The consequences of the referendum in the United Kingdom
In 2015, 15.7 million British tourists visited Spain, part of a record year for international tourism with 68 million foreign travellers. The British number is back to the levels pre-crisis which fell to a low in 2010 of 12.4 million, signifying a growth of 3.2 million more visitors over the last five years. So far this year, the tendency hasn’t changed. In the first quarter 2.6 million Brits arrived, 20.1% up on 2015 and 21.8% of the total number of foreign visitors.
This could all change after June 23. This is the date which has been chosen by the British Cabinet for a referendum when the British residents will have to decide whether to remain or to leave the European Union. Apart from the strategic and political implications and exit by the U.K., it would have very negative effects on the arrivals of British tourists in Spain.
Firstly, the devaluation of the pound sterling, which has so far this year already collapsed by 9% against the euro, and if the great British Public decide to go it alone the British currency is likely to fall a great deal more, a devastating effect for the Spanish economy. Over the six years of the crisis the pound has gained nearly 30% with respect to the euro. As seen with the devaluation of the Russian currency last year.
Despite the general two and a bit hour flights, the British tourists usually stay for longer than a weekend; in winter the climate attracts hoards along the Spanish coastline. Given that many of the Brit visitors are retired, they can currently benefit from free access to the Spanish Health Services. If the exit is confirmed, this universal and free access would end and the United Kingdom would have to renegotiate a new convention with the Spanish Government to establish mechanisms for the repayment by the UK of the massive costs they face in Spanish Health covering the free service at use. The latest data from the British Ministry for Health revealed Spanish tourists cost the Spanish Government 30 million € a year and compared to the Spaniard obtaining free healthcare in Britain, the UK reclaims only some four million €.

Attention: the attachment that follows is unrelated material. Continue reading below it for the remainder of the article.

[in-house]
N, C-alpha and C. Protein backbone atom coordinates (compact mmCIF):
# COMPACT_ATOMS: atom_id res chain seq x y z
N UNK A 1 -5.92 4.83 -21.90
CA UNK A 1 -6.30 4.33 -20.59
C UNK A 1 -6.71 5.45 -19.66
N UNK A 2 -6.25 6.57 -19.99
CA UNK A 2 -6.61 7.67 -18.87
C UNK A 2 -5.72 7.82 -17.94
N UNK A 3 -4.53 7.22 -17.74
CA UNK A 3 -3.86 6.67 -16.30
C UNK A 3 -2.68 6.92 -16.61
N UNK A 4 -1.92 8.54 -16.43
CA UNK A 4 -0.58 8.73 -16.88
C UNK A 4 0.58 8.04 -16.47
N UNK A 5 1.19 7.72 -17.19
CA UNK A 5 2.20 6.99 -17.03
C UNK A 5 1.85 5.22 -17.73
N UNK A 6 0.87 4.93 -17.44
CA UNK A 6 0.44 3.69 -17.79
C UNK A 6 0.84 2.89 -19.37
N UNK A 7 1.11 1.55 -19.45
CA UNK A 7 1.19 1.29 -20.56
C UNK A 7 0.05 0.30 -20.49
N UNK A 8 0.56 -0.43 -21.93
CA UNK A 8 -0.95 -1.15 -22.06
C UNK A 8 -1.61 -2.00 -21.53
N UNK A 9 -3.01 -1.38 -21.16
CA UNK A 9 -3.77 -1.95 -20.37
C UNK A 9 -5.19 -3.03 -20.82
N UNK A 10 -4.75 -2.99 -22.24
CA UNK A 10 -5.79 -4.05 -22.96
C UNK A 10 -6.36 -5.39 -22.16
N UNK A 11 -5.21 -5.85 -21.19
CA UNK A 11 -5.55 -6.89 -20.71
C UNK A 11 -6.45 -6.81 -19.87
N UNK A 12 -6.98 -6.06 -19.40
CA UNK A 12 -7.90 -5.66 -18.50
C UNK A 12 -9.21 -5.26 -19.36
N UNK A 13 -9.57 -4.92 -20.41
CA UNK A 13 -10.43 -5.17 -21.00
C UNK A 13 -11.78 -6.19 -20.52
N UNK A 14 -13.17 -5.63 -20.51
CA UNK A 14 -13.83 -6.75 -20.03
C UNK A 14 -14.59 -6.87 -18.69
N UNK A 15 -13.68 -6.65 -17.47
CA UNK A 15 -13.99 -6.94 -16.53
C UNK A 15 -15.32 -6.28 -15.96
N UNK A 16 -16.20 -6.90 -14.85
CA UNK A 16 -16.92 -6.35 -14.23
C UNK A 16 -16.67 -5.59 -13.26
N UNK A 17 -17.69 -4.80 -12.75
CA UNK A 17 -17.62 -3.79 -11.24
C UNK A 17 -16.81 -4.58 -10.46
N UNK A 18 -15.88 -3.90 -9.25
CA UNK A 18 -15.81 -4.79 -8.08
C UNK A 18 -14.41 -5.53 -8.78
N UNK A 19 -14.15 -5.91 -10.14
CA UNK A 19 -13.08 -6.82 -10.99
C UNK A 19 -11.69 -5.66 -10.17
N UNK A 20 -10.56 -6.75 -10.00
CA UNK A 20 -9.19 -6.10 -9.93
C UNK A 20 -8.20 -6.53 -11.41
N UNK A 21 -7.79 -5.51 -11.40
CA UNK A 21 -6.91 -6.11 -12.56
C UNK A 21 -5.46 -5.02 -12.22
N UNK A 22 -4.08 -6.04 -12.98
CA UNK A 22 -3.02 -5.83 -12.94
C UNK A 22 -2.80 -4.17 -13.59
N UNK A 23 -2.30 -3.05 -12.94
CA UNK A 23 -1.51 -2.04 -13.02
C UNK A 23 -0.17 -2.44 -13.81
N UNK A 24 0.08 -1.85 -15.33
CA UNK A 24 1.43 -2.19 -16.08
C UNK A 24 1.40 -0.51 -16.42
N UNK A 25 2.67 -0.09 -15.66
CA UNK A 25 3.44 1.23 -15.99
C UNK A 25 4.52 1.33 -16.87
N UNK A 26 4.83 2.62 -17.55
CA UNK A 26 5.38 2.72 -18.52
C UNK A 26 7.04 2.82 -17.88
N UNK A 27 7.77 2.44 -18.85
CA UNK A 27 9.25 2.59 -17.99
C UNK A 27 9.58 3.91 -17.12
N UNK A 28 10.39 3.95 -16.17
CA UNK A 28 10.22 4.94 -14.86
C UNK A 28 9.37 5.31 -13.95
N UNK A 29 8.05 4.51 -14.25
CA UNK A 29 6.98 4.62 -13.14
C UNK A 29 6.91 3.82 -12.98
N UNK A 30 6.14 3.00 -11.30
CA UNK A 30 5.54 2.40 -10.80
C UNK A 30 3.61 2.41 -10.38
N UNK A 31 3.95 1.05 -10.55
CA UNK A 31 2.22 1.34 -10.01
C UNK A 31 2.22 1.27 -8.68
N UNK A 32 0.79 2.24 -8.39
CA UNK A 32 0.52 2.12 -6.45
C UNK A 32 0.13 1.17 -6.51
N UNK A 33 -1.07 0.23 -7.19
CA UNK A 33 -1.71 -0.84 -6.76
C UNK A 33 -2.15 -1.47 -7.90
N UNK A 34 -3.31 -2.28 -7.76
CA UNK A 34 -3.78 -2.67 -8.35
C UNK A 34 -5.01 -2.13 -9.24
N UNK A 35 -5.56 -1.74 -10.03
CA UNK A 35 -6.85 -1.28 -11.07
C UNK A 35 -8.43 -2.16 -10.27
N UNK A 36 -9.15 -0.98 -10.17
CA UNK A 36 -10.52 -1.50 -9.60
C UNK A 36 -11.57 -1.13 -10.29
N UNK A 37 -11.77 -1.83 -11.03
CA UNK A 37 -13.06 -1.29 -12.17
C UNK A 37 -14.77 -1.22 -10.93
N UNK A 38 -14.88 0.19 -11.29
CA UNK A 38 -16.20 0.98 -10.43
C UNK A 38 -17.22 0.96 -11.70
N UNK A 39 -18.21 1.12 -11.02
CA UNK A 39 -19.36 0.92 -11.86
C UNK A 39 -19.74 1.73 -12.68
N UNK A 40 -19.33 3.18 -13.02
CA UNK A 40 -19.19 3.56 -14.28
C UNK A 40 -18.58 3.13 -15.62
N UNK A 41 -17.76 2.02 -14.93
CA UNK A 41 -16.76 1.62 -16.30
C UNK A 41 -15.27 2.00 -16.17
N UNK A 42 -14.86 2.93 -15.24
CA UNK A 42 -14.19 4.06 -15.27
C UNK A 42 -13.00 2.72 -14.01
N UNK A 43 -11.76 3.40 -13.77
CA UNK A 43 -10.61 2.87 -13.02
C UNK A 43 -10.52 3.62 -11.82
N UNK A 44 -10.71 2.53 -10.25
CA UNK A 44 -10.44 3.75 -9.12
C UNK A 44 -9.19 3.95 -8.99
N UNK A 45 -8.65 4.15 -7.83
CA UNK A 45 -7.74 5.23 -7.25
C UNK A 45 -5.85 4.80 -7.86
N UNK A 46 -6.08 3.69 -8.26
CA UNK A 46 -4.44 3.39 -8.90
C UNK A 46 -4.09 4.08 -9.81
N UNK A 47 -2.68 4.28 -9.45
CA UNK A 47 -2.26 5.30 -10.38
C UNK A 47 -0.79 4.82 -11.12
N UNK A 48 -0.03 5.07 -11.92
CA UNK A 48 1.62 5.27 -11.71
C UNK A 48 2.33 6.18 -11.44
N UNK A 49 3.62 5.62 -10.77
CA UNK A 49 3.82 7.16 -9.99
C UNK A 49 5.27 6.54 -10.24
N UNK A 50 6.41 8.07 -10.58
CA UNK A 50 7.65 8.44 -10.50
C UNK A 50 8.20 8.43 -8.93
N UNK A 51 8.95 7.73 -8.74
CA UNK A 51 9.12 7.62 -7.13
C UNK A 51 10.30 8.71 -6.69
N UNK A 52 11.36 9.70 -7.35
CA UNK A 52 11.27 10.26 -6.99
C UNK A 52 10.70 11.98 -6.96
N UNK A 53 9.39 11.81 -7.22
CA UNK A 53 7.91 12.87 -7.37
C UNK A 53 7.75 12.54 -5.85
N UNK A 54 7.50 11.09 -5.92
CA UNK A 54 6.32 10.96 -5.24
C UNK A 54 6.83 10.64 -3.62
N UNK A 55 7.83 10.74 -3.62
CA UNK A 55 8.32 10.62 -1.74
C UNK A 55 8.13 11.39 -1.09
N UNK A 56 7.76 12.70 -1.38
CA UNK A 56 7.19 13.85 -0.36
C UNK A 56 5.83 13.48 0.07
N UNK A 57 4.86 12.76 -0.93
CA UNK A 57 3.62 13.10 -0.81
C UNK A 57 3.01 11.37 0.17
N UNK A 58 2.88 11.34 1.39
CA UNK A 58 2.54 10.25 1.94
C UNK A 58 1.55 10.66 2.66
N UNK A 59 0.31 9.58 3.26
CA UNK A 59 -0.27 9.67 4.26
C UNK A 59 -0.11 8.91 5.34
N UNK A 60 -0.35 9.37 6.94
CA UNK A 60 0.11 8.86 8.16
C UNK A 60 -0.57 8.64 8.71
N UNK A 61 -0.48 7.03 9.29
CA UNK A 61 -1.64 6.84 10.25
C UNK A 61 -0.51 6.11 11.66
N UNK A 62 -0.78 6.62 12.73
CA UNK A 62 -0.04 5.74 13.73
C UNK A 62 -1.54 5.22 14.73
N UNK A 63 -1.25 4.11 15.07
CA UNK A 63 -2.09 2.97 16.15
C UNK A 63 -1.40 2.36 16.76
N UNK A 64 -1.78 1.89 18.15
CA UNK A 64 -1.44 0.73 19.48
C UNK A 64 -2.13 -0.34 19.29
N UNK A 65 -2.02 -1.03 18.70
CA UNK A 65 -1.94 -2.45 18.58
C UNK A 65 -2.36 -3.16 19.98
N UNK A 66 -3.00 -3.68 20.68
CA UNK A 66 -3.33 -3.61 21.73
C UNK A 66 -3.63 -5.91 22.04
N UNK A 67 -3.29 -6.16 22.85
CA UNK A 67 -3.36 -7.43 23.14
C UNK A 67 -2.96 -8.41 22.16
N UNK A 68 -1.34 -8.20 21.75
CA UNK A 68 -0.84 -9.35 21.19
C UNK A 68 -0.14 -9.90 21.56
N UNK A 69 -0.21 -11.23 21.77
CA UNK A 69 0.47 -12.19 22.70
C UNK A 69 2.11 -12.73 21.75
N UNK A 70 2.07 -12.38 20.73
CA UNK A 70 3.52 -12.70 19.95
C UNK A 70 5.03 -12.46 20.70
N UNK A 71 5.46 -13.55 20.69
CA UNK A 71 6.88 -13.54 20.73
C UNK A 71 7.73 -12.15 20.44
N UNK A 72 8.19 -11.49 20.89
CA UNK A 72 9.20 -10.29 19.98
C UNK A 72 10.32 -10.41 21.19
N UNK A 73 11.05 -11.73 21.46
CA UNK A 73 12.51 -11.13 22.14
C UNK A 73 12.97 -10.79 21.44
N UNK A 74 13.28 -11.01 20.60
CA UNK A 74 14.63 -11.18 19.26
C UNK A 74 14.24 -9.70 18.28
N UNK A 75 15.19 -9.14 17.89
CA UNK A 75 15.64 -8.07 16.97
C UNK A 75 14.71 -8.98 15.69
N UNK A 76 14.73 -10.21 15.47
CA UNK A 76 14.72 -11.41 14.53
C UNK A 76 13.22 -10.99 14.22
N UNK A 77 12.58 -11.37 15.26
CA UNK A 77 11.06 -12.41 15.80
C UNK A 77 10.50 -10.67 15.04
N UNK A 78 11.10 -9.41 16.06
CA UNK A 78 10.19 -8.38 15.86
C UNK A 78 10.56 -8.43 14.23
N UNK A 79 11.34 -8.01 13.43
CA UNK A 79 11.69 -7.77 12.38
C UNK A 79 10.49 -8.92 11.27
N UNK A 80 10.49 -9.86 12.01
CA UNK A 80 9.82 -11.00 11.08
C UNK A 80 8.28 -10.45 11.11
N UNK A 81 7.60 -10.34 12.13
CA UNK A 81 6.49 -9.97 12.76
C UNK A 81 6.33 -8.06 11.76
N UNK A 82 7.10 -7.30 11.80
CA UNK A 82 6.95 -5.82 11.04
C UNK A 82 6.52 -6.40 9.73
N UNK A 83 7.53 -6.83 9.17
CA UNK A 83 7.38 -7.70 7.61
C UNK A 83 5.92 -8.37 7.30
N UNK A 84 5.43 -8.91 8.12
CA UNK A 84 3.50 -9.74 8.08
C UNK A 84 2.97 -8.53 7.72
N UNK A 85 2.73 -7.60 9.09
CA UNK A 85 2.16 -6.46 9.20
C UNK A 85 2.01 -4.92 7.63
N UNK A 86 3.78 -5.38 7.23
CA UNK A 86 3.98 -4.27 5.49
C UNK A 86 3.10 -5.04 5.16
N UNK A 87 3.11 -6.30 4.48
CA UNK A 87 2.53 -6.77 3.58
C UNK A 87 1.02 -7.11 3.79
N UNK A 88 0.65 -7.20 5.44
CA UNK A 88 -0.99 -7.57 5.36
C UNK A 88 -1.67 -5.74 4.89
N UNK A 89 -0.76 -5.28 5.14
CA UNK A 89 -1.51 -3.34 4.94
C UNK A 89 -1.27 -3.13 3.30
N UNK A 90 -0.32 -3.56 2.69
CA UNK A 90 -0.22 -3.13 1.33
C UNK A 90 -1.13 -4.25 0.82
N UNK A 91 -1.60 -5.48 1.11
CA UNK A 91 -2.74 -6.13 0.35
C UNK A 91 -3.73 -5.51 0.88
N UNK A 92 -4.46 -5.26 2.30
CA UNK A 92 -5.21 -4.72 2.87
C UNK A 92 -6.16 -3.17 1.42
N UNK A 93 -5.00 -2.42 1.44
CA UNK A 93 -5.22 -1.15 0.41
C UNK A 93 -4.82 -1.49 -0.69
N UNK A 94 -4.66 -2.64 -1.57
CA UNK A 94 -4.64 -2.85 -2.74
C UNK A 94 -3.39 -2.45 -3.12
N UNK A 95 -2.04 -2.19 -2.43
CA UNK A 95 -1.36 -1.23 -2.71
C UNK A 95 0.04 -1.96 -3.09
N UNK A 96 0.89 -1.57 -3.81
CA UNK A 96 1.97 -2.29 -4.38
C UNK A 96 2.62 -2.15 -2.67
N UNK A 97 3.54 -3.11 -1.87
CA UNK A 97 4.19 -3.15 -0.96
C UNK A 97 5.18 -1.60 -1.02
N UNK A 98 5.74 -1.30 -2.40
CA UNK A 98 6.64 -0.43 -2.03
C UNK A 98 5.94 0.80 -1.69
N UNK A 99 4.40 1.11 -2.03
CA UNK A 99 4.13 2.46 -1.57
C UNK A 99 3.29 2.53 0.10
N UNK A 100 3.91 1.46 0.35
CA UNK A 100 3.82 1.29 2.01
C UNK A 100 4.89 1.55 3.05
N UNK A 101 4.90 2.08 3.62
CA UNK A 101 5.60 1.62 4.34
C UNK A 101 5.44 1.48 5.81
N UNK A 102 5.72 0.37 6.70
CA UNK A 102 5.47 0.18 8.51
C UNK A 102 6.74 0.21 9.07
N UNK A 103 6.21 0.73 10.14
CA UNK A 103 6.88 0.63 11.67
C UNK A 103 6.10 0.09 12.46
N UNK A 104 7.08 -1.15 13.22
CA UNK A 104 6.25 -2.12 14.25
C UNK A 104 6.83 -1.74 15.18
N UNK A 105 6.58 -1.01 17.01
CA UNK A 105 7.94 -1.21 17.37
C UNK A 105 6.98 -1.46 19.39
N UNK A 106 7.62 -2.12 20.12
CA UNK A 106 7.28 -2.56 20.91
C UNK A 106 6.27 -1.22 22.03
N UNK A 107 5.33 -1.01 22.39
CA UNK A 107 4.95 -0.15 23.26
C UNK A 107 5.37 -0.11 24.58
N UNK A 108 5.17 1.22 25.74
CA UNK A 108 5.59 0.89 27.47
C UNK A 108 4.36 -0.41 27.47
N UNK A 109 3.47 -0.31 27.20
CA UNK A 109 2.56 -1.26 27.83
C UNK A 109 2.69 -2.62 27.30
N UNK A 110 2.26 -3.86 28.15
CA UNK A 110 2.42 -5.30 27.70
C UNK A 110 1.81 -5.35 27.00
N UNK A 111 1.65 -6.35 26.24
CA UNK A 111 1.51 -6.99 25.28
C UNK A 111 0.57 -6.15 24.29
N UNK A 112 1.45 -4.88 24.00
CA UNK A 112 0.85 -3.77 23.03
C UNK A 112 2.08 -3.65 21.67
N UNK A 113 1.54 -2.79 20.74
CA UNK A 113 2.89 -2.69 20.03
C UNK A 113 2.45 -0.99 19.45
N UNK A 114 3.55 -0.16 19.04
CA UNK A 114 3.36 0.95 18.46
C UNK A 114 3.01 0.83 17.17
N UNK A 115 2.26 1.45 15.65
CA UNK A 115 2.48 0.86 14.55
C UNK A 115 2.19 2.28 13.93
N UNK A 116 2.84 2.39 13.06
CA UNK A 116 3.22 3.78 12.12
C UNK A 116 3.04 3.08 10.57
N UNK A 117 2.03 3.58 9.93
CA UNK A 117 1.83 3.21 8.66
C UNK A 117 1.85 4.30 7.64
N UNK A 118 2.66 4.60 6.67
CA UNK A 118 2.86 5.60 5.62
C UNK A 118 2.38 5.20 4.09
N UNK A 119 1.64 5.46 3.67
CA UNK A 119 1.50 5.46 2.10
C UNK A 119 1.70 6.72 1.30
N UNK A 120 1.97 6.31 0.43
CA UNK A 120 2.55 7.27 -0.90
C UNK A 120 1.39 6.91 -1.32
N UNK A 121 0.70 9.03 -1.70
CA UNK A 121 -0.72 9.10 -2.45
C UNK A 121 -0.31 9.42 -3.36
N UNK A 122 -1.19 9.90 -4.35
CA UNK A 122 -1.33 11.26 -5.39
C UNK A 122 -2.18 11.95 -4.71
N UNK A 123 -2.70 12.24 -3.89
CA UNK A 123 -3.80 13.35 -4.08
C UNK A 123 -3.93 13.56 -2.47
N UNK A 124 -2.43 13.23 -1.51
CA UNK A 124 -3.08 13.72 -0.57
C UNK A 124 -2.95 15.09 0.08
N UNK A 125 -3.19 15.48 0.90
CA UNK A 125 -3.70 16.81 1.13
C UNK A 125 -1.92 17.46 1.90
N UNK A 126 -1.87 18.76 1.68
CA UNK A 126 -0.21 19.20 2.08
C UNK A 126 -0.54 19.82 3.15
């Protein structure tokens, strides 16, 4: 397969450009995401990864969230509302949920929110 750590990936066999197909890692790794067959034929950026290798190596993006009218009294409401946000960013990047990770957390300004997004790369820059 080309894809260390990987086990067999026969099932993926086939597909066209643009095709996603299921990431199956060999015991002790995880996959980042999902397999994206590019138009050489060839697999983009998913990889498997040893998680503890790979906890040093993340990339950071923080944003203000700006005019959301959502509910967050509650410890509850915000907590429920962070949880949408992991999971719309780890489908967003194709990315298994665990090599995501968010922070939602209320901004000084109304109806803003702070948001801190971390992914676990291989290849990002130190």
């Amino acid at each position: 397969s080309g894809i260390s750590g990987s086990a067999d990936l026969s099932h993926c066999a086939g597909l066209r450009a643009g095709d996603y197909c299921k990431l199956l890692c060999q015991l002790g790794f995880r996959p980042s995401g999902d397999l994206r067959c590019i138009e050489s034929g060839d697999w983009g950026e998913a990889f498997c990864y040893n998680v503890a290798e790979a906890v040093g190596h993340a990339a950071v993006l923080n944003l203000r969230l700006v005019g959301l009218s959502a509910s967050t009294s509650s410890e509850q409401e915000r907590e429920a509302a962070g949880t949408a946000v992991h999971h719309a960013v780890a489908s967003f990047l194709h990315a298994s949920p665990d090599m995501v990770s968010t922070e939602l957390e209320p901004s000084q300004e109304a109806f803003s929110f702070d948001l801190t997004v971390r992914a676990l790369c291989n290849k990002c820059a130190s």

After several holidays, many tourists consider buying property attracted, among other things, by the lower prices. In 2008 foreign purchasers made 5% of the total house sales, and a percentage which has continued to grow to 13.1% last year.
This increase has been decisive for the British who have now acquired one in every four properties in Spain.
In the new scenario for a fractured Europe, the British would be submitted into difficulties with the arrival of migrants from outside the EU. Trying to save the situation and to attract large investors, Spain introduced at the end of 2013, the idea of an express visa, granted only to qualified workers and those who gave an undertaking to invest great sums. This was an attempt by the Rajoy administration to equalise the rights of all visitors, be they from the EU or otherwise.
Since its thirty month introduction Spain has benefitted by just over one billion (1.048 billion €). Of the total, 910.6 million (86.9%) invested in property, and 75 million in investment capital (fundamentally buying debt for a minimum of two million € per investor) and 62 million for new business enterprises.